By Travis Naughton

The flames of the largest wildfire in Kansas history had barely been extinguished when Southern Boone native Courtney Collins started putting a plan together to get help to the people whose lives and livelihoods had just been destroyed by the firestorm that ravaged large parts of Kansas and Oklahoma.

Courtney had seen the same haunting images of dead cattle, scorched earth, and leveled homes broadcast on television that I had, but unlike me and a lot of other folks who were horrified by what we were seeing on the news and online following the inferno that burned an area twice the size of Oklahoma City, Courtney decided, without hesitation, to act.

There is no such thing as a heroic thought. An idea, in and of itself, cannot be called heroic. Only actions can be labeled so, and only those people who are willing to perform courageous or noble acts, often at great personal sacrifice, can be called heroes. In my eyes, and in the eyes of many grateful farmers in Kansas and Oklahoma, Courtney Collins is a hero.

A hero is defined by as a person who has special achievements, abilities, or personal qualities and is regarded as a role model. Courtney Collins fits that description, friends. Blessed with two wonderful, agriculture-minded parents, Jeff and Crystal Branch—who are great role models themselves—Courtney learned early in life the value of hard work and the importance of helping others. When Courtney saw how her brothers and sisters in farming were suffering as a result of the fires, she knew immediately what she had to do.

Spearheading a campaign to gather donated hay, animal feed, trucks, trailers, fuel, food, fencing, and volunteers, Courtney managed to rally dozens of people from the area to her cause in a very short amount of time. Knowing the livestock that managed to survive the flames had nothing to eat, Courtney and her band of volunteers, including her husband Jake, had to act fast. In just a few short days, the group assembled a fleet of fourteen trucks and trailers that delivered hundreds of large and small bales of hay—often at their own peril. (So many bales have been donated by charitable mid-Missouri farmers that additional trips will be necessary to deliver them all.)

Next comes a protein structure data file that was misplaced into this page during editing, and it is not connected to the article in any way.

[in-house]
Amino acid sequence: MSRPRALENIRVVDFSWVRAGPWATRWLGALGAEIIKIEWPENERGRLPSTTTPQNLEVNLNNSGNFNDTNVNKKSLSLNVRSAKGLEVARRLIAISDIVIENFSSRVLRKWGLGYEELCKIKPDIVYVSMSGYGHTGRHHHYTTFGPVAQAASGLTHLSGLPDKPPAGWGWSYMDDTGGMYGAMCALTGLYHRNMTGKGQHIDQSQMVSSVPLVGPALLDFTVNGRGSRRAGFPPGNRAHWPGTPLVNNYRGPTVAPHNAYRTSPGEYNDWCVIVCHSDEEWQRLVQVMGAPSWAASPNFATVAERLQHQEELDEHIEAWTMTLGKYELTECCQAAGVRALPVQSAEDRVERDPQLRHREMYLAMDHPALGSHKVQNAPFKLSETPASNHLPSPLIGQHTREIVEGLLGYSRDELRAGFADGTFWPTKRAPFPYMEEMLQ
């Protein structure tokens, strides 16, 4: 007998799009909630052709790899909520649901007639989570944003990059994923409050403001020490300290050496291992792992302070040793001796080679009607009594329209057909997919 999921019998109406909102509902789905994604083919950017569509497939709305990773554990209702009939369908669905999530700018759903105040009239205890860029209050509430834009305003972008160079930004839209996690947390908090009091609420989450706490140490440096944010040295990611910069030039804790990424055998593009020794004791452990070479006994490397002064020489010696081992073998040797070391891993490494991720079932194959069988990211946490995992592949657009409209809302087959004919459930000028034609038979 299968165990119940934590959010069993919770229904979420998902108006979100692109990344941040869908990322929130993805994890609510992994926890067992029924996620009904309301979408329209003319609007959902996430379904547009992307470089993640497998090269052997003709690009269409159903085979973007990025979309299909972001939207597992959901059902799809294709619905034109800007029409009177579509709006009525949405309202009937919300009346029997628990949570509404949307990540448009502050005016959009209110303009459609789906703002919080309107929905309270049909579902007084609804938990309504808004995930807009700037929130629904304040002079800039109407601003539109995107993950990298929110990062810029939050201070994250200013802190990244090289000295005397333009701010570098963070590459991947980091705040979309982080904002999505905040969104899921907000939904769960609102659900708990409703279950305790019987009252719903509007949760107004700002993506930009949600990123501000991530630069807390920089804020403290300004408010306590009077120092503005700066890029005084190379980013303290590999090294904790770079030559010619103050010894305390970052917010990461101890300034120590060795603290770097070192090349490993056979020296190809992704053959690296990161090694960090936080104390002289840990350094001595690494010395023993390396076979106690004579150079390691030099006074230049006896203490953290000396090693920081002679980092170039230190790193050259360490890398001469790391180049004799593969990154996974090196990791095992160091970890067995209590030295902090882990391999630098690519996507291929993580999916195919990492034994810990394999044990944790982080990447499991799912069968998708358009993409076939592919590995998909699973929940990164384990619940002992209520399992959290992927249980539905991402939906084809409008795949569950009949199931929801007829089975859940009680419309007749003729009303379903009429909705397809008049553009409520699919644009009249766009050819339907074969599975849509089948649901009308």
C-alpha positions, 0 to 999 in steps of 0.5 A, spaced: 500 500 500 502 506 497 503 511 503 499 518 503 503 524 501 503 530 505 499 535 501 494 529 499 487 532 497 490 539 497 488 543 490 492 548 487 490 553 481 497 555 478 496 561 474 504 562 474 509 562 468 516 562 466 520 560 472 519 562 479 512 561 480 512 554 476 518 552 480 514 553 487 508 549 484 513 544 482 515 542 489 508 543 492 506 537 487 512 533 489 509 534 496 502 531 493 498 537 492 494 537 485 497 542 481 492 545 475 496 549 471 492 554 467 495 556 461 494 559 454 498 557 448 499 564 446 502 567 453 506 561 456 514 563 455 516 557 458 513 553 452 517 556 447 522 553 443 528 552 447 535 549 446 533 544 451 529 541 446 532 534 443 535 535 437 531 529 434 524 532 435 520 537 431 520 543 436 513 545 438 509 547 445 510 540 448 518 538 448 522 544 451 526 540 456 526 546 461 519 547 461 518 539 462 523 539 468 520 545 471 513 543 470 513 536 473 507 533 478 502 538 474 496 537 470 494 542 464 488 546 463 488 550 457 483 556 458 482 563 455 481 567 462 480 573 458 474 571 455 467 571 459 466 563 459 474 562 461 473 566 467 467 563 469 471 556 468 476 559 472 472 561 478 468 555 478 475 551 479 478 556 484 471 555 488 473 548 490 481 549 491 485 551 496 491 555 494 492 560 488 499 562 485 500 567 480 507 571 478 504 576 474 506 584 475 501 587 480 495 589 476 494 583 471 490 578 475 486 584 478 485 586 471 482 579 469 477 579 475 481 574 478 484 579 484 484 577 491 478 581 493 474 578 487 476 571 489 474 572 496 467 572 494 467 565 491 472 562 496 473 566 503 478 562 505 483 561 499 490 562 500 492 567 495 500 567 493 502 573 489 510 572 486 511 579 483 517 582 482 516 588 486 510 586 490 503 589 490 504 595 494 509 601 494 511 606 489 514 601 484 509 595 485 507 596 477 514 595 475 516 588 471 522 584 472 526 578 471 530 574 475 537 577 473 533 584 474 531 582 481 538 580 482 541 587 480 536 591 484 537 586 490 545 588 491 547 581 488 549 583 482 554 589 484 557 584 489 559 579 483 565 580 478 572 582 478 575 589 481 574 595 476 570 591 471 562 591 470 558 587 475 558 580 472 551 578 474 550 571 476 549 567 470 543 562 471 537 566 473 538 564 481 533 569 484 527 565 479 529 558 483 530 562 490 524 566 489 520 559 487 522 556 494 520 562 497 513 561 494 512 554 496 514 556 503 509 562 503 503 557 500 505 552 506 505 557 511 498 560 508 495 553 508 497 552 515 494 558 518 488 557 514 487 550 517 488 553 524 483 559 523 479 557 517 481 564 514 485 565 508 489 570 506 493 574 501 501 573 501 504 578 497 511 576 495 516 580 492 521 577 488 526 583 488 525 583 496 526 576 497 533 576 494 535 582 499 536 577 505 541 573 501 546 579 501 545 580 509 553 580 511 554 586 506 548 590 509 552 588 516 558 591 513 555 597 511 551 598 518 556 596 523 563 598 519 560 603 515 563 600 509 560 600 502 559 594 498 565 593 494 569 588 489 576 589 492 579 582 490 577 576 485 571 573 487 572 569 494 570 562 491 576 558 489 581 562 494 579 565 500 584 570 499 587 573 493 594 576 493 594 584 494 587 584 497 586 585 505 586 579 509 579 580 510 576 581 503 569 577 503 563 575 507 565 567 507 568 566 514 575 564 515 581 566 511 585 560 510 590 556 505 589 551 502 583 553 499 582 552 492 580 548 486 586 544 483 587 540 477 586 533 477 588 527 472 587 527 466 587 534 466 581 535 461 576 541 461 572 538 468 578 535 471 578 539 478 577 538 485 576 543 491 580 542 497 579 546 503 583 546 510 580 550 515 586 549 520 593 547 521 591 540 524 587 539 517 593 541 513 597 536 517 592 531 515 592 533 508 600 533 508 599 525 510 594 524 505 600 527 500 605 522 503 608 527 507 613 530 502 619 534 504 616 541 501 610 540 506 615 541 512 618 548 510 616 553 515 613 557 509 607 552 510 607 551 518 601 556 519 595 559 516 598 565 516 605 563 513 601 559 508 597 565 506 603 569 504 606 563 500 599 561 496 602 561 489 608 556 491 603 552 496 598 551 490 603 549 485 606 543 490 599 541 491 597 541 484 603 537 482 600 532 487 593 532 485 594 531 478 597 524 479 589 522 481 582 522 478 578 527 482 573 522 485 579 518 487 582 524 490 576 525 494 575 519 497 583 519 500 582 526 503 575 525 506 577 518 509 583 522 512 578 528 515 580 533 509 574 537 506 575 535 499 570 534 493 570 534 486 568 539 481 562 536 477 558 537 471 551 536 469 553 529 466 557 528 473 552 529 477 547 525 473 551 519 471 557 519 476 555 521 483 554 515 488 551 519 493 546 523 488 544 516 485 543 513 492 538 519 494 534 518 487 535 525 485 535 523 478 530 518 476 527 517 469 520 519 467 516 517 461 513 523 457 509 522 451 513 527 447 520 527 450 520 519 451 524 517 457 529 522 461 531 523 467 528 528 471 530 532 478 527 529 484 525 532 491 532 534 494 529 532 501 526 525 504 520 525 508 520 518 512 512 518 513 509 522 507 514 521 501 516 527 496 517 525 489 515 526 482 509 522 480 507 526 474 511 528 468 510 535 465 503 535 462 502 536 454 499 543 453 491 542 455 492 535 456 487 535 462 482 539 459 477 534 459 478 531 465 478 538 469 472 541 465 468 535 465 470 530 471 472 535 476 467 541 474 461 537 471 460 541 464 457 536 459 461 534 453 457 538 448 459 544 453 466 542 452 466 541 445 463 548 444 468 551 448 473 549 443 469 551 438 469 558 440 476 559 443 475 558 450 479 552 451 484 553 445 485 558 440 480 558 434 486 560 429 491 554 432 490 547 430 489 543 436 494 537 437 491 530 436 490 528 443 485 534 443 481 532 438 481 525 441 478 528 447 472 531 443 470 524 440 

During the long drive from Ashland, Missouri to Ashland, Kansas the convoy endured seven blown tires, one or two wrong turns, and some thirteen hours on the road. Sacrificing a great deal of time that she could have been spending with her three young children, Courtney is not only a hero to the people she has helped, but a role model to her two daughters. Her son is still far too young to realize how lucky he is to have a mother as selfless and generous as his, but Courtney’s daughters are old enough now to witness and learn from their mother’s example.

I have had the pleasure of teaching both girls in school, and I have no doubt that they will grow up to be strong, independent, and heroic women themselves. Today, while the people of Ashland, Kansas are rebuilding their lives—thanks in no small part to the actions of Courtney Collins and everyone else who donated time, labor, supplies, and money—the people of Ashland, Missouri are celebrating the fact that the daughters, mothers, sons, and fathers who answered the call to lend a hand to those in need choose to call our corner of the world “Home.” On behalf of everyone in Southern Boone County, thank you, Courtney and friends, for going above and beyond to help those affected by the wildfires. And thank you for being positive role models not only for your children, but also for ours.

We are all tremendously proud of you.